In a worrying statistic for the $360 billion construction industry, analysts report that up to a quarter of insolvencies are Australian companies within that industry.
“It’s a bit of a shocking statistic,” says Australian Constructors Association chief executive Jon Davies. “Particularly when you look at it in terms of the industry’s contribution to the economy (eight to 10 per cent of GDP) — it’s a disproportionately high level.
“At the moment you are hearing a lot of people talking about a ‘profitless boom’ and it has been a reality.
“But the bigger issue is not so much the profit margins. It’s the willingness of our industry to accept risks that they really aren’t able to quantify, and they really shouldn’t be trying to, from clients that are more than happy to try to pass those risks on to them.”
Major Australian companies such as Pindan Group and Hutchinson Builders are being hit hard with external administration or overheating issues.
Hutchinson Builders chairman Scott Hutchinson summarises that “in 12 or 18 months, there’s likely to be a lot of builders going broke and most of them don’t know it yet. Then we’ll have a flight to balance sheets”.
Crisis point: the reasons
With home building at record highs, many suggest that a surge in building activity due to economic stimulus forced developers to act swiftly.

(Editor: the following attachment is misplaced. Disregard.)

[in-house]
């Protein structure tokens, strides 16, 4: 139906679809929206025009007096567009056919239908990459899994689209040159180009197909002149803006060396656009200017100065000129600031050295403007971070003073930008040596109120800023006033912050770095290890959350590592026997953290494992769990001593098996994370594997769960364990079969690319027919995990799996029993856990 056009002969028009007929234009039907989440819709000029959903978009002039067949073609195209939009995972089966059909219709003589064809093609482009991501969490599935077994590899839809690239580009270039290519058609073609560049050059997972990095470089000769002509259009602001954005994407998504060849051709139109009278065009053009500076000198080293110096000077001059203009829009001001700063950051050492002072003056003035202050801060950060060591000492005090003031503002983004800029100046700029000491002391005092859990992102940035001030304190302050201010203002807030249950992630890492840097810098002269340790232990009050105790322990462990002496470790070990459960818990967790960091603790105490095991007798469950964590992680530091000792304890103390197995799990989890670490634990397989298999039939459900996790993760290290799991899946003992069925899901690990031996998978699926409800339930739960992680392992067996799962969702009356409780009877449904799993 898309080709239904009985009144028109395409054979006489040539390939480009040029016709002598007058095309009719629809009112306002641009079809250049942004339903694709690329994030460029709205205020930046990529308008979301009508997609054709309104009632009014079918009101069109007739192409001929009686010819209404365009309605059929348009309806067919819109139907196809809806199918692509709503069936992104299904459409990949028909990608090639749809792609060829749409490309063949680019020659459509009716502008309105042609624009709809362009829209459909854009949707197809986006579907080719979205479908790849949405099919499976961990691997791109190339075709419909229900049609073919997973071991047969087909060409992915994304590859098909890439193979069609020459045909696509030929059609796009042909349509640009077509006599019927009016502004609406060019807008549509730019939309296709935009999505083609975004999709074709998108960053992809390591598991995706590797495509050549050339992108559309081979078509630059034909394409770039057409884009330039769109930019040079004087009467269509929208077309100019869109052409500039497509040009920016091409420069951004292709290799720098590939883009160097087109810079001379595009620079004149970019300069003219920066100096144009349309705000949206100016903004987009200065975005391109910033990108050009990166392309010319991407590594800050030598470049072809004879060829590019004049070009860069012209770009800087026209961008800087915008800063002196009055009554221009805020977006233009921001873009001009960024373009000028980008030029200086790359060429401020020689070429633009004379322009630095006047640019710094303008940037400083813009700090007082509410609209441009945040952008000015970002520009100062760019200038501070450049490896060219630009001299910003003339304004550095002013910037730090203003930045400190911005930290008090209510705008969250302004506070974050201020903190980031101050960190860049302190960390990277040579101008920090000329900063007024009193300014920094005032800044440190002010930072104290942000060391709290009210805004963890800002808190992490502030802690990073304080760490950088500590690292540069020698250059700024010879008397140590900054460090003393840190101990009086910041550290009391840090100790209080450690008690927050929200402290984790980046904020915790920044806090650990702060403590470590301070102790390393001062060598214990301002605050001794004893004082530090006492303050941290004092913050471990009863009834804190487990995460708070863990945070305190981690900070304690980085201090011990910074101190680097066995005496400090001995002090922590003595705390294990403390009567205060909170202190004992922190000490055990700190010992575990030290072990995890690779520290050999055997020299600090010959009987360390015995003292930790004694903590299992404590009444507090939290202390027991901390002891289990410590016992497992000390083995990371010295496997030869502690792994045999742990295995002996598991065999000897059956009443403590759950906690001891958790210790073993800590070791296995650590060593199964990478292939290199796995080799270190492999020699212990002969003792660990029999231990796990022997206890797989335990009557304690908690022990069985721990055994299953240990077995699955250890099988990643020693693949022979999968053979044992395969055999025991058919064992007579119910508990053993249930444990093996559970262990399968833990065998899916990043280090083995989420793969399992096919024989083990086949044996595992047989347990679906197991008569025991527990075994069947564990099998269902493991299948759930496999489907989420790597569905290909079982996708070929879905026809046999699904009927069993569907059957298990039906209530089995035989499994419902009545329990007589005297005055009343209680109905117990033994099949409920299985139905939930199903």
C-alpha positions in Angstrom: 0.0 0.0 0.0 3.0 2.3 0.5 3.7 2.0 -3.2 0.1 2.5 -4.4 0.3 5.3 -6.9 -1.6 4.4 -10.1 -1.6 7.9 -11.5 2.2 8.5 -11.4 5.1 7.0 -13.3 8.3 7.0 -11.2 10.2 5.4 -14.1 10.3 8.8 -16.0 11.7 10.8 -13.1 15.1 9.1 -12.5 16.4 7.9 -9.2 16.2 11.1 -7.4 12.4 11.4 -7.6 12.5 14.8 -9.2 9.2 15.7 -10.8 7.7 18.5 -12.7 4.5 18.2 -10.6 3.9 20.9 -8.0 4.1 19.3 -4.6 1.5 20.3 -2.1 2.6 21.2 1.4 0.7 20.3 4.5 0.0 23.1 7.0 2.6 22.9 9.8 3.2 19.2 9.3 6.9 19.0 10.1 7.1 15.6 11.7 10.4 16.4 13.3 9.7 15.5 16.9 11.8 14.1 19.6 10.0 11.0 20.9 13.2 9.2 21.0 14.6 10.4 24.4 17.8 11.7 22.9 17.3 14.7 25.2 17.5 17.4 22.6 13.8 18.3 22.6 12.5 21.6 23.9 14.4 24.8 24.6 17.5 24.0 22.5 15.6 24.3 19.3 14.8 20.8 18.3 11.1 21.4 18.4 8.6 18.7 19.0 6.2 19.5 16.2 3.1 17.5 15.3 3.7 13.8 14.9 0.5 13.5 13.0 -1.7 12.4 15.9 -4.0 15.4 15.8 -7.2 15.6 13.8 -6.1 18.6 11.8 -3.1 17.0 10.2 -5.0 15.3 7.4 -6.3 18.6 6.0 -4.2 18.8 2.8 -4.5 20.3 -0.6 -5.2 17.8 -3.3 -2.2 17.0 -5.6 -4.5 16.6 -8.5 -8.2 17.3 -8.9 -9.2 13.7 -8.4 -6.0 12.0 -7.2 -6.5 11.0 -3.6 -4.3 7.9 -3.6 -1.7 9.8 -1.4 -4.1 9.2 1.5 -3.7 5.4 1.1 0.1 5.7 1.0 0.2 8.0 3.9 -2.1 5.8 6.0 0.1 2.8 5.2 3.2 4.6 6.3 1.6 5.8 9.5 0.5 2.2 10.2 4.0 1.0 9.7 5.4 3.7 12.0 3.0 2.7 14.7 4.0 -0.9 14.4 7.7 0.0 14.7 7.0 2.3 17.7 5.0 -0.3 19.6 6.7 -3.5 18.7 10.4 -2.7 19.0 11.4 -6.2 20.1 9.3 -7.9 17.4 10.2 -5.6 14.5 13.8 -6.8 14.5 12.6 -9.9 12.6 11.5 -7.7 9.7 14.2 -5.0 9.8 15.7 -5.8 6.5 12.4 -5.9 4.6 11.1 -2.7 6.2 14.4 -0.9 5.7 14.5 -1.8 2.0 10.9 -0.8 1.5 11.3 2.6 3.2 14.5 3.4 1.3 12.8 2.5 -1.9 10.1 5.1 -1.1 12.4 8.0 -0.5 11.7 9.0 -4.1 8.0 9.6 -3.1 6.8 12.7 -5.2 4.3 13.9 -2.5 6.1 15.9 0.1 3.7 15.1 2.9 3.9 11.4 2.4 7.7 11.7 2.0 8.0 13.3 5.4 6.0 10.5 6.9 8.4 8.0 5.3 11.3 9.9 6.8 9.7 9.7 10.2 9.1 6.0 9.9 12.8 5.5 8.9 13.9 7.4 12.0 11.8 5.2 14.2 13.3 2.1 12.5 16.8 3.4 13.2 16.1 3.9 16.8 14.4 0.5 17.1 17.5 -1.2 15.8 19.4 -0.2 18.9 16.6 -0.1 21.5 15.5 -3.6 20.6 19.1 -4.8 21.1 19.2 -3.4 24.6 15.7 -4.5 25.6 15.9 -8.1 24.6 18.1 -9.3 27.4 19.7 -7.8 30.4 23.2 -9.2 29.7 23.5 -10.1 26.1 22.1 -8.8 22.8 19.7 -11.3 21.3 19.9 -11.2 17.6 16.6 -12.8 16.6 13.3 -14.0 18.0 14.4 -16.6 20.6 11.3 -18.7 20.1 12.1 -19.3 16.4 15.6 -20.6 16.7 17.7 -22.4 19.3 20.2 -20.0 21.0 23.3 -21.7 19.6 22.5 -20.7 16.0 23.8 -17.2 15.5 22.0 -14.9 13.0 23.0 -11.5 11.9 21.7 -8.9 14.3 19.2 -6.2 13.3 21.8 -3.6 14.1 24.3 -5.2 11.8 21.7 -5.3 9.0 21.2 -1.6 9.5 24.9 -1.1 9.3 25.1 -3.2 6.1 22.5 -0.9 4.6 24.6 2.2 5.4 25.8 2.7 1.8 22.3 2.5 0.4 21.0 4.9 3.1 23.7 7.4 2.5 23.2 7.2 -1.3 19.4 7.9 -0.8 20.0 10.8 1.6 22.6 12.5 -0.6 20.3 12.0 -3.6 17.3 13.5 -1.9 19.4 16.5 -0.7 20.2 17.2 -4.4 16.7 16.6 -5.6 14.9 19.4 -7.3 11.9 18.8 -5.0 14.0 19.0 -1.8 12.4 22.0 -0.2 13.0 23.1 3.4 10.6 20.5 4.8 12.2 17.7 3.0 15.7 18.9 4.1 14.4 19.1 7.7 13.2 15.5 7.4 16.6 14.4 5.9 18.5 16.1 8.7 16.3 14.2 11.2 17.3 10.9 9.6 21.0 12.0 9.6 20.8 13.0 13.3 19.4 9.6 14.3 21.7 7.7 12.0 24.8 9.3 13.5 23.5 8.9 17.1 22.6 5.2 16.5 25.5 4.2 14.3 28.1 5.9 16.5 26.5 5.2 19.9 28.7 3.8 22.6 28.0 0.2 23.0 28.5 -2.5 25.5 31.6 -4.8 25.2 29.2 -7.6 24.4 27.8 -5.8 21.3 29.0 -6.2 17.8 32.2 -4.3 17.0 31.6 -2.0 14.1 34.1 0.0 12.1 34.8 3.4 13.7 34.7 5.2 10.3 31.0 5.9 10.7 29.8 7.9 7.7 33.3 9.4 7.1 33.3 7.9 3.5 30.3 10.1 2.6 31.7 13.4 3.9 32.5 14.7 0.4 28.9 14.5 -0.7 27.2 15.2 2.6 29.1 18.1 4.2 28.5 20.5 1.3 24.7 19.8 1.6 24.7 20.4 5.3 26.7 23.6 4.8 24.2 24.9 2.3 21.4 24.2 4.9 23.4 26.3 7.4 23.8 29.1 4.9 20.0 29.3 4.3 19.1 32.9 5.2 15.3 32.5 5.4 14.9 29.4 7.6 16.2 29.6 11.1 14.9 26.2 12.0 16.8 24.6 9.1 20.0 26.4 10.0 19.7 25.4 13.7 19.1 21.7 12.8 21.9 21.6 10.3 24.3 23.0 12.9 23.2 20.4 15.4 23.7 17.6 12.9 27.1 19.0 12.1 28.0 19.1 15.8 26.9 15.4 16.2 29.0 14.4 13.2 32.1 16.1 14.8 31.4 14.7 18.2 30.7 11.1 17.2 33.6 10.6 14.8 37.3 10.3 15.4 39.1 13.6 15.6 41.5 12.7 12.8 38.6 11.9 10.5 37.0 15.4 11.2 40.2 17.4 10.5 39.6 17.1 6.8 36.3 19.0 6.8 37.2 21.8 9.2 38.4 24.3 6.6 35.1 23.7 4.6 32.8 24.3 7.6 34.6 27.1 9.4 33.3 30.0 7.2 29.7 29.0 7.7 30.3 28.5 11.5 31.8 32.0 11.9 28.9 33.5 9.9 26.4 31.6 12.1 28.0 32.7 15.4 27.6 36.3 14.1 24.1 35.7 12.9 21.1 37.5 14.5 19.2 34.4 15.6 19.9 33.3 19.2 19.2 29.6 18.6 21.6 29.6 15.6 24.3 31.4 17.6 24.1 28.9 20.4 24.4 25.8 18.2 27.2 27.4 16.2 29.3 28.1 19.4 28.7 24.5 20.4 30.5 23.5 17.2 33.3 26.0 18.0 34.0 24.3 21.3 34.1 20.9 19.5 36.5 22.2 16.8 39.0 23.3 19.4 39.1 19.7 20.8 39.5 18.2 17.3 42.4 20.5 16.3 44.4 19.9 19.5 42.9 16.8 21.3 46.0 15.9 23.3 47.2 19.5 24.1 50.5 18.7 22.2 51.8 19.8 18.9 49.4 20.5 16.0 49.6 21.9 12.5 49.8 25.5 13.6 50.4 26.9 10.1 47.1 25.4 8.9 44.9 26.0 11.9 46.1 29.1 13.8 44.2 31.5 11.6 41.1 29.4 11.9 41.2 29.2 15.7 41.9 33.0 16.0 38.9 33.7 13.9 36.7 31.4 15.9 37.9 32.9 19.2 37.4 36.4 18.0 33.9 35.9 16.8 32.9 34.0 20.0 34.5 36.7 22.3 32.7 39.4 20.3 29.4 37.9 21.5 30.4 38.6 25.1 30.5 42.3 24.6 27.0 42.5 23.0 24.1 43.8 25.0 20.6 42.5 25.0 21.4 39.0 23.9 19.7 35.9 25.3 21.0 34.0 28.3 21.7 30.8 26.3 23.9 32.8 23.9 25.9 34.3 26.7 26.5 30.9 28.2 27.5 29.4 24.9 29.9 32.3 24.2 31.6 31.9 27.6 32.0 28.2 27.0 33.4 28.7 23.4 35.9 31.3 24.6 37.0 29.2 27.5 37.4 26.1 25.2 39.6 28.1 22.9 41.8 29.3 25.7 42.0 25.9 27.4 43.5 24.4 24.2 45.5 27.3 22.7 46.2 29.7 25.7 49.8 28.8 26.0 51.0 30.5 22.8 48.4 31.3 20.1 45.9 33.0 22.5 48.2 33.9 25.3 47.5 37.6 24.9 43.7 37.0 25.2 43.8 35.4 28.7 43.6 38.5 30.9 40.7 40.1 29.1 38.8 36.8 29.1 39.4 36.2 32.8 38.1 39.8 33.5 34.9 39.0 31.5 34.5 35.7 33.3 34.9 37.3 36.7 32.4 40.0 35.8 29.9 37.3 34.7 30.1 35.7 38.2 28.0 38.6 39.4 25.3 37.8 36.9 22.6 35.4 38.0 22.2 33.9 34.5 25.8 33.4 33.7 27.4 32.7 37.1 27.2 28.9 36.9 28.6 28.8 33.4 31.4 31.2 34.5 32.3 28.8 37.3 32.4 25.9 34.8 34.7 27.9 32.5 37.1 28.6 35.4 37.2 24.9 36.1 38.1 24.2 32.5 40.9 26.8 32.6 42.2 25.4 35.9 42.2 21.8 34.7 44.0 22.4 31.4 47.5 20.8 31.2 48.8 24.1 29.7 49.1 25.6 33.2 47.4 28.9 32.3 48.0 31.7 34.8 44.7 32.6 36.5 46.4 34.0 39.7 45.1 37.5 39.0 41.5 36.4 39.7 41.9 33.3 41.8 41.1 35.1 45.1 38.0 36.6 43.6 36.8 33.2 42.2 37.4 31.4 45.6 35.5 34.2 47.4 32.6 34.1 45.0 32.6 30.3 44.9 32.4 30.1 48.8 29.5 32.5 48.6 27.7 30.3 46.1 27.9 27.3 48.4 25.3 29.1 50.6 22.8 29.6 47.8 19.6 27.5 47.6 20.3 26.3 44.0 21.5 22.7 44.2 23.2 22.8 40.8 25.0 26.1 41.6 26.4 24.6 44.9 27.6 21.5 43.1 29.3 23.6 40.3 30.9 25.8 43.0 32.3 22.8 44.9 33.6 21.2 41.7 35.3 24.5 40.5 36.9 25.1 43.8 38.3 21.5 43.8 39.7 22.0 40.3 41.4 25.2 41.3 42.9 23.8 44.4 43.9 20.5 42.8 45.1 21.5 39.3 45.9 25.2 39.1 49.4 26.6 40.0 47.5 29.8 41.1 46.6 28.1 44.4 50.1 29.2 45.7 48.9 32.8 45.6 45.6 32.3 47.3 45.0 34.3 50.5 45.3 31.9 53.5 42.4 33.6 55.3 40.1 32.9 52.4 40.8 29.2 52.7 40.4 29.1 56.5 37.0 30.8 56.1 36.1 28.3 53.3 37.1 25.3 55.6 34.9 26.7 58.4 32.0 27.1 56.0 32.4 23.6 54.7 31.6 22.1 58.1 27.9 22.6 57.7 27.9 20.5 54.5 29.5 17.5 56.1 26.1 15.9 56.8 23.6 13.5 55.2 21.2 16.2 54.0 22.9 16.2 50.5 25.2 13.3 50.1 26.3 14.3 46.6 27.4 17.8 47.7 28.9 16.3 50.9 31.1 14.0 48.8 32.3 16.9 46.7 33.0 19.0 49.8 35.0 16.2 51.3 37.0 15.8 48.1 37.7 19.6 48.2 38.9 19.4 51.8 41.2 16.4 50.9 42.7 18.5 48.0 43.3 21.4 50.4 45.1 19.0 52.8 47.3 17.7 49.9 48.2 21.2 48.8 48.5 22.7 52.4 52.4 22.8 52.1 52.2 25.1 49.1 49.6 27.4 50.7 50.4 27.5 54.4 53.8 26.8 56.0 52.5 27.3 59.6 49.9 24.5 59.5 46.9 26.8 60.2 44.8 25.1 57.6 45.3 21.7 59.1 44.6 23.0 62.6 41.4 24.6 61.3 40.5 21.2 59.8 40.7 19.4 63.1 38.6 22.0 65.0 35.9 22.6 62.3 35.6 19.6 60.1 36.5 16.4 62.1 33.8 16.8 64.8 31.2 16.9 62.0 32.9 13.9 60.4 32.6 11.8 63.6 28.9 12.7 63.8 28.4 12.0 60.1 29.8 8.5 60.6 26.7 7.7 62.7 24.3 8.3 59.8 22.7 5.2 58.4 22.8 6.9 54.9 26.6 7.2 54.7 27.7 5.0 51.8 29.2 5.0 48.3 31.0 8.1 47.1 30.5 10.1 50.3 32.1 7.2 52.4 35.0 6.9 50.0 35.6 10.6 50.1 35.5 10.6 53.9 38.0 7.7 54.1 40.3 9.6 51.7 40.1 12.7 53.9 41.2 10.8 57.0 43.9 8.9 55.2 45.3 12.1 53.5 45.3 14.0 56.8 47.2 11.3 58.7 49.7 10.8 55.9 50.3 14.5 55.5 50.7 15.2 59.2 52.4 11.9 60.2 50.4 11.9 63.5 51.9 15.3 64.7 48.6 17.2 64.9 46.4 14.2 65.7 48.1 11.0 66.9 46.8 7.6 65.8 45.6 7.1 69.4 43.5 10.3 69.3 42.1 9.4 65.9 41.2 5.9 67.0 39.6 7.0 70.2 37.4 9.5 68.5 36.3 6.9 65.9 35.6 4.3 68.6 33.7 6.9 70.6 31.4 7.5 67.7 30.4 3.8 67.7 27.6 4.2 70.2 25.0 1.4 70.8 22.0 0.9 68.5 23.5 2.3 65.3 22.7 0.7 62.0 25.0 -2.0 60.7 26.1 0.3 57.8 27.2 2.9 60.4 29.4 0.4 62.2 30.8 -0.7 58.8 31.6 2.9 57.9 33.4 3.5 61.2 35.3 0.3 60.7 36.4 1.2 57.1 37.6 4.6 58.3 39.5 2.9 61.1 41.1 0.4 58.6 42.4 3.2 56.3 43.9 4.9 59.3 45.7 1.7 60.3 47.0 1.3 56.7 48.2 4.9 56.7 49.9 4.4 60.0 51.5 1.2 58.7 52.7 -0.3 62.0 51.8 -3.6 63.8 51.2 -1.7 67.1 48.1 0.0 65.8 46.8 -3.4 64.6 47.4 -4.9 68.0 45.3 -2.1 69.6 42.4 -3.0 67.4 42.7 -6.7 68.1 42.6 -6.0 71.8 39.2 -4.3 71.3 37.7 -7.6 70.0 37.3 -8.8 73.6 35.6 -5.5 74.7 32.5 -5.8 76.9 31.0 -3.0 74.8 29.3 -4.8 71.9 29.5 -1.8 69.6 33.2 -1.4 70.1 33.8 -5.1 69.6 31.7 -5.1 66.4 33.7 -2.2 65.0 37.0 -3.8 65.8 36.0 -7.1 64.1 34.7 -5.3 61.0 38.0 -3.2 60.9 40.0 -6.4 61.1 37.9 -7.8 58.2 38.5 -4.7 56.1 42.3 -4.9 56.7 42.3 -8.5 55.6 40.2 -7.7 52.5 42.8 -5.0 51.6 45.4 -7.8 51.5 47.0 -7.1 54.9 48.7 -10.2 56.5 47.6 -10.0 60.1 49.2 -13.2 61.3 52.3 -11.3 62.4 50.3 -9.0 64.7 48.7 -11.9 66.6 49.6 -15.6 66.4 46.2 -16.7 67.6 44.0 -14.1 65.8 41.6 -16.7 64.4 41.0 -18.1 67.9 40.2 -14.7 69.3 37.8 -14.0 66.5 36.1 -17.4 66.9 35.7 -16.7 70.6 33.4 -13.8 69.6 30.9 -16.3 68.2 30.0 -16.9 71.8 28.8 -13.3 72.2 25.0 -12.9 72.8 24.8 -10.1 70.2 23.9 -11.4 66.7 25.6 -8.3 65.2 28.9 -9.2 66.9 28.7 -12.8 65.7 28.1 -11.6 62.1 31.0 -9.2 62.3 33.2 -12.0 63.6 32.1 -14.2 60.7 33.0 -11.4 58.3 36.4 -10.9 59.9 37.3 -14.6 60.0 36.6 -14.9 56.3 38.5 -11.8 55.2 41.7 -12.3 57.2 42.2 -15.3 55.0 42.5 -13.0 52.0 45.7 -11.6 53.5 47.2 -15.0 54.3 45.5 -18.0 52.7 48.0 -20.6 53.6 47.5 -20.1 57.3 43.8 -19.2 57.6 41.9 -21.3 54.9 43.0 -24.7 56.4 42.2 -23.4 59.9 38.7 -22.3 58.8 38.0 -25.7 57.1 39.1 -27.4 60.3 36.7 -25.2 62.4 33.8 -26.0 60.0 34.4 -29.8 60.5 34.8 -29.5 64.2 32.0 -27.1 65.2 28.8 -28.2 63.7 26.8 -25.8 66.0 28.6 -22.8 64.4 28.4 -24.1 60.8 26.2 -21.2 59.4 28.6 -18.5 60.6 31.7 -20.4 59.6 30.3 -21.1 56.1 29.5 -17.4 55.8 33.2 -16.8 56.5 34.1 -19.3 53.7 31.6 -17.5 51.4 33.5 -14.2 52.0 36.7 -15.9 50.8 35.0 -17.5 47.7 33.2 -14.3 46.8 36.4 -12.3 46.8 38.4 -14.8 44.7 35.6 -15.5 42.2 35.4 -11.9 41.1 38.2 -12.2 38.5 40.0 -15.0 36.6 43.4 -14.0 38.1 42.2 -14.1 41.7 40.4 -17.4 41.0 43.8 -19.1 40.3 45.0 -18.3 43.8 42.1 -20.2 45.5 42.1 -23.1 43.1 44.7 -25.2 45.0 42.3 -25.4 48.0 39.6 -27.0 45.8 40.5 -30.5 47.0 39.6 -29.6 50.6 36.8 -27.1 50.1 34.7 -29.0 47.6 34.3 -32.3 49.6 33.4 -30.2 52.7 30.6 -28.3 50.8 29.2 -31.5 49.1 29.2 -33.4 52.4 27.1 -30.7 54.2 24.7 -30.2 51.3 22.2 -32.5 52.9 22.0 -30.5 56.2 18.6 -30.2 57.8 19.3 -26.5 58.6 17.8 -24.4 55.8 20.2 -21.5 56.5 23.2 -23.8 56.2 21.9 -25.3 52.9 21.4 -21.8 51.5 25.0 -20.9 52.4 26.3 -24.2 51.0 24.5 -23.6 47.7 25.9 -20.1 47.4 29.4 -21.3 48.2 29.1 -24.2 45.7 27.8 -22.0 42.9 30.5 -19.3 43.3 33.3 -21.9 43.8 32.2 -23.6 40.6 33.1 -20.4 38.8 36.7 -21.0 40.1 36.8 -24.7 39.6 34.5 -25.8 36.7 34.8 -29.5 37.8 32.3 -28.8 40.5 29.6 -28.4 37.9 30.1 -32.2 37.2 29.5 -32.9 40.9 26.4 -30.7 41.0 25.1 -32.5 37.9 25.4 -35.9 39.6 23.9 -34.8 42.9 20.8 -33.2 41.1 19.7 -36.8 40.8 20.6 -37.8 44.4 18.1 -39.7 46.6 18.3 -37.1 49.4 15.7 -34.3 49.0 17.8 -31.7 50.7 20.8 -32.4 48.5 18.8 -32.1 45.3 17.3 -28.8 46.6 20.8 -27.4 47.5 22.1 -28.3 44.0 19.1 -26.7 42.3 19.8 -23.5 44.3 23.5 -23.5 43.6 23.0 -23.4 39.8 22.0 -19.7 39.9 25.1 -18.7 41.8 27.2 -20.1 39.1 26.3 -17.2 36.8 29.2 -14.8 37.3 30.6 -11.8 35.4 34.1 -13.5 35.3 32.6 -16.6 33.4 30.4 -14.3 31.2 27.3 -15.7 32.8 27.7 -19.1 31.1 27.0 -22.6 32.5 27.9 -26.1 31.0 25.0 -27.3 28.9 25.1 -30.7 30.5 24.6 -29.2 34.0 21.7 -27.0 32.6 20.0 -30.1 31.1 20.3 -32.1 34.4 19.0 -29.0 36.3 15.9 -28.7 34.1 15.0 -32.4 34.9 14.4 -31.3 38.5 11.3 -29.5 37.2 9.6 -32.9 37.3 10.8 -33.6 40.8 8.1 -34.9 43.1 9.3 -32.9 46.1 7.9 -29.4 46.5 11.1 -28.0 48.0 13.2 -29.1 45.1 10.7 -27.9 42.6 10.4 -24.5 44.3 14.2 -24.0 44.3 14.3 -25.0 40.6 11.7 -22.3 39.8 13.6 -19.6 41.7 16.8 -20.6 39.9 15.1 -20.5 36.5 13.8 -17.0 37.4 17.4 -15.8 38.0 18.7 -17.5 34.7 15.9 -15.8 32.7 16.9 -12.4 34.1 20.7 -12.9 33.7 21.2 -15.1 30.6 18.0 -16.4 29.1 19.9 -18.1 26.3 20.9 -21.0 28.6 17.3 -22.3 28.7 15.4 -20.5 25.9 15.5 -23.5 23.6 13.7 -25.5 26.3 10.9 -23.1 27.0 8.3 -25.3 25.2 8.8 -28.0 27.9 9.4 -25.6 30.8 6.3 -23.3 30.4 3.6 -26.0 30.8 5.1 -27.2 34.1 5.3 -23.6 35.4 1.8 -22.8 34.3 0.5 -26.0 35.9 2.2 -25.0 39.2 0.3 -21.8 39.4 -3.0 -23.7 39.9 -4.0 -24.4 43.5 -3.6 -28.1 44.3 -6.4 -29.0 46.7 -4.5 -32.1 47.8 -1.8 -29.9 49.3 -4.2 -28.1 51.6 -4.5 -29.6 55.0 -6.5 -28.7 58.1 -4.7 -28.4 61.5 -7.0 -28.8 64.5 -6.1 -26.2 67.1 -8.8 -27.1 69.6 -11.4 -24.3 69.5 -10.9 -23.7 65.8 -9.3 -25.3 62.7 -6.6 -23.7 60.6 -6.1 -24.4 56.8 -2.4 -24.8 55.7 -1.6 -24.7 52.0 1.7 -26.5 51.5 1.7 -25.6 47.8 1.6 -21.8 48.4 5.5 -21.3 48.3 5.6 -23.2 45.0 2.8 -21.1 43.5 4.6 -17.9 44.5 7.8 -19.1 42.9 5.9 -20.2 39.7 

They say policy announcements came without proper forethought about the implications and consequences, leading to the current construction supply shortages.
A range of factors has played a role, including rising shipping costs due to a shortage of empty containers because of COVID-19, rising labour costs, record-low interest rates and a national housing shortage. Building material defects and unprecedented demand for new housing stock across the country have also strongly contributed.
BIS Oxford Economics associate director Adrian Hart says that pressure on construction costs would emerge from 2022-2023 as the dollar of work done rises to unprecedented levels.
How to rebuild construction
With a national repair bill estimated in the vicinity of $6.2 billion, even before the COVID era, urgent reform is required to help ease construction back on track.
Failures would continue if governments don’t make great changes to the way construction is done in Australia, says CFMEU national secretary Dave Noonan.
“This national crisis in construction can only be resolved through close consultation with workers and the Construction Forestry Maritime, Mining and Energy Union will continue to play a constructive role in developing solutions for our industry,” Mr Noonan says.
“Now is the time to come together – not silence dissent.
“We’ll be producing detailed policy solutions and will work with the federal and state governments across Australia over the coming months.”
(Source: Urban Developer)